Everyone was having a good time. Enjoying their food and drinks and conversations. Then the millennials walked in. Slouching and staring intently into the universes contained in each others eyes. Ordered only appetizers. Fed each other ranch slathered carrot sticks. And sucked everyone else into their vacuum of self-centeredness.
Words — We have enough words, but have we got enough people willing to listen. To really listen. It’s easy enough to write them, easy enough to put them out there, but are we even listening. I’m trying. I’m really trying to read your words as if they were mine. When you read do you read just to consume more? I do that too. When you read are you rushing? Same. Maybe we should go back to writing on stone tablets so we can realize how precious these words really are. I’m trying, I’m really trying. How many of us read with care? Read someone else’s poem as if it was your own. Everybody’s writing, but who’s listening. If not you, who?
As you sit there watching the homeless man with carpet padding scarfed around his neck draping down to his feet flip through a magazine he dug out of a trash can, leaning against the trash can, legs crossed, you think: at least there’s always hope. . .
When I walk out the door in the morning on my way to work and no one is around, I’m free.
At the idea that someone might be out and about pretenses begin to be formed. Speaking of pretenses; I was at the library the other day checking out nearly a dozen children’s books for my daughter when the librarian uncovered a book my wife must’ve thrown in, Princess Grace or something like that, Grace is black. So too is the librarian. See so we’re good people, right. . . right? On my way to work and I see a dead raccoon on the side of the street, mangled and stiff, teeth bared, brushed to the curb with the piled leaves. And I think what does that have to do with my desire to be in print? We’re putting our kids on display. We always wanted to be on the big screen, now we’re always on the screen. Why do we call it race anyway? It matters, but also, it doesn’t matter. Right? I’m just waiting for someone to tell me it’s going to be OK. I think maybe my daughter saw the book and just loved the picture and wanted it. Her white privilege is showing. ‘Cause now I’m thinking that maybe the librarian is thinking that book is supposed to empower a little black girl, or boy, ’cause boys are princesses too. And now I’m taking that opportunity away from some ethnically diverse young mind, who’ll only have little Red Riding Hood, or Goldilocks to attain to. Fuck my white privilege. It should be spelled priviledge, ’cause I’m thinking about jumping off a ledge. Where do we go from here? She checks the book out anyway, and smiles. I tuck my tail and run.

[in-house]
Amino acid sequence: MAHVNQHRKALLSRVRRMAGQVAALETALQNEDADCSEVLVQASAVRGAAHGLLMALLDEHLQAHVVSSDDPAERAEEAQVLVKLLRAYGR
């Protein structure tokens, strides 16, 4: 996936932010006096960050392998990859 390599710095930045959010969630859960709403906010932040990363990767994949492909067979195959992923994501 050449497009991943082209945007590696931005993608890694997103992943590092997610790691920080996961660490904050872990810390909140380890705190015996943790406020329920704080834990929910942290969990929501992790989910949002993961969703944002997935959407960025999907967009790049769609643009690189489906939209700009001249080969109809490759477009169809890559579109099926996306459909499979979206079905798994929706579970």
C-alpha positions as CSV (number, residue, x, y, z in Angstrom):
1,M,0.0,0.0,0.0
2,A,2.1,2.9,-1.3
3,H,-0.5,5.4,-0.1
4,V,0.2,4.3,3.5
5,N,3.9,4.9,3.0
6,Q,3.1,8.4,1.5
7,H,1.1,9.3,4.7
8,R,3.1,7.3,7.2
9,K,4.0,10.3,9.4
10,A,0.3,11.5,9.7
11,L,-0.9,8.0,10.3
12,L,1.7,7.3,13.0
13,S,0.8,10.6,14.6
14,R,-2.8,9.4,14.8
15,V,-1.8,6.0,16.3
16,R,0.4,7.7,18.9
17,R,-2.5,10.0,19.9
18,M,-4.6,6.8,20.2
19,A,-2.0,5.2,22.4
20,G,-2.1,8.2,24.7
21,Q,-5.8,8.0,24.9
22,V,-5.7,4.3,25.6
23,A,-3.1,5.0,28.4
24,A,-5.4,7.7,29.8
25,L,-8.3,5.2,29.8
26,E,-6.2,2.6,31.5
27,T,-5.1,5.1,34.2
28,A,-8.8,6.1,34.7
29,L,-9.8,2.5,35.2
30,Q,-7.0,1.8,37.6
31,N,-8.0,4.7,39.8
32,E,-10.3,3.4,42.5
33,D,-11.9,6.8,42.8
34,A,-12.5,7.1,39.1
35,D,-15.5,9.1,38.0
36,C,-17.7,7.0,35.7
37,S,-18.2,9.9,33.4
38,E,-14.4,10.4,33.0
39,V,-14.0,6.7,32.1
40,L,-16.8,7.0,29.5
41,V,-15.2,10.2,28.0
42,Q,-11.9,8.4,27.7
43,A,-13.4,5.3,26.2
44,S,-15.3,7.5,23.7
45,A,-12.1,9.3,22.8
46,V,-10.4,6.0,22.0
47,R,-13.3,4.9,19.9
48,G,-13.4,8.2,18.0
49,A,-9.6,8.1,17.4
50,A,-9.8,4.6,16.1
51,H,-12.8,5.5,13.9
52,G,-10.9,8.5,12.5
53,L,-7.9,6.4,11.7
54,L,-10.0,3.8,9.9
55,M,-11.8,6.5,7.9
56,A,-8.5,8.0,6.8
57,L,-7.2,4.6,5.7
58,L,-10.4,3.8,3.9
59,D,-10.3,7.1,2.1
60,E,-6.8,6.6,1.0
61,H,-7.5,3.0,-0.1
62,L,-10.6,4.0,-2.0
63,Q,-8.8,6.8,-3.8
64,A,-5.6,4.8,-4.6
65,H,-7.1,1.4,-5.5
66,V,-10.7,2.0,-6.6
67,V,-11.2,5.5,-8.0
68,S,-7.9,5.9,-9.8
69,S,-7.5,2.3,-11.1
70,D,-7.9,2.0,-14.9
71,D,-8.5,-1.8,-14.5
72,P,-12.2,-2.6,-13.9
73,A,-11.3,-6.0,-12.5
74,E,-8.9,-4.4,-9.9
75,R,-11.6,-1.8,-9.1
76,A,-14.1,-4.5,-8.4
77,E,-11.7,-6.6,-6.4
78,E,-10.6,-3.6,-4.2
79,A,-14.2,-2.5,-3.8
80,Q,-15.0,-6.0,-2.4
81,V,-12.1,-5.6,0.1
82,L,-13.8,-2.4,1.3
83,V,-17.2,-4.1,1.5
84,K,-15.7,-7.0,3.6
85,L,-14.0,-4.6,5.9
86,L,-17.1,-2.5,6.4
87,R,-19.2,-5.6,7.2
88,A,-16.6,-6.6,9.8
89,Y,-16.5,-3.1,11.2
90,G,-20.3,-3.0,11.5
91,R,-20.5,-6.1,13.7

travelers stand next to 9-5’ers who line the sidewalk, street-side no parking ’til 9 a.m. Music thunders out of the caffè. One couple chats while they wait, everyone else has noses in screens; trying not to be seen; the starlings flutter near the curb. One brave soul, tempted and cautious, hops under the two-person table to steal a crumb. The homeless man, with matted brown ribbons of hair shuffles down the line audaciously looking, or trying to look, the patrons in the eye. From somewhere inside a name is shouted over the music out onto the street, but no one lifts their head. And the homeless man keeps shuffling down the street, empty handed.
I’ve never considered myself to be a conversationalist, in fact I’ve beat myself up for being boring, for having nothing to say at the moment when something obviously needed to be said. Yet here I am writing poems, the written form of conversation.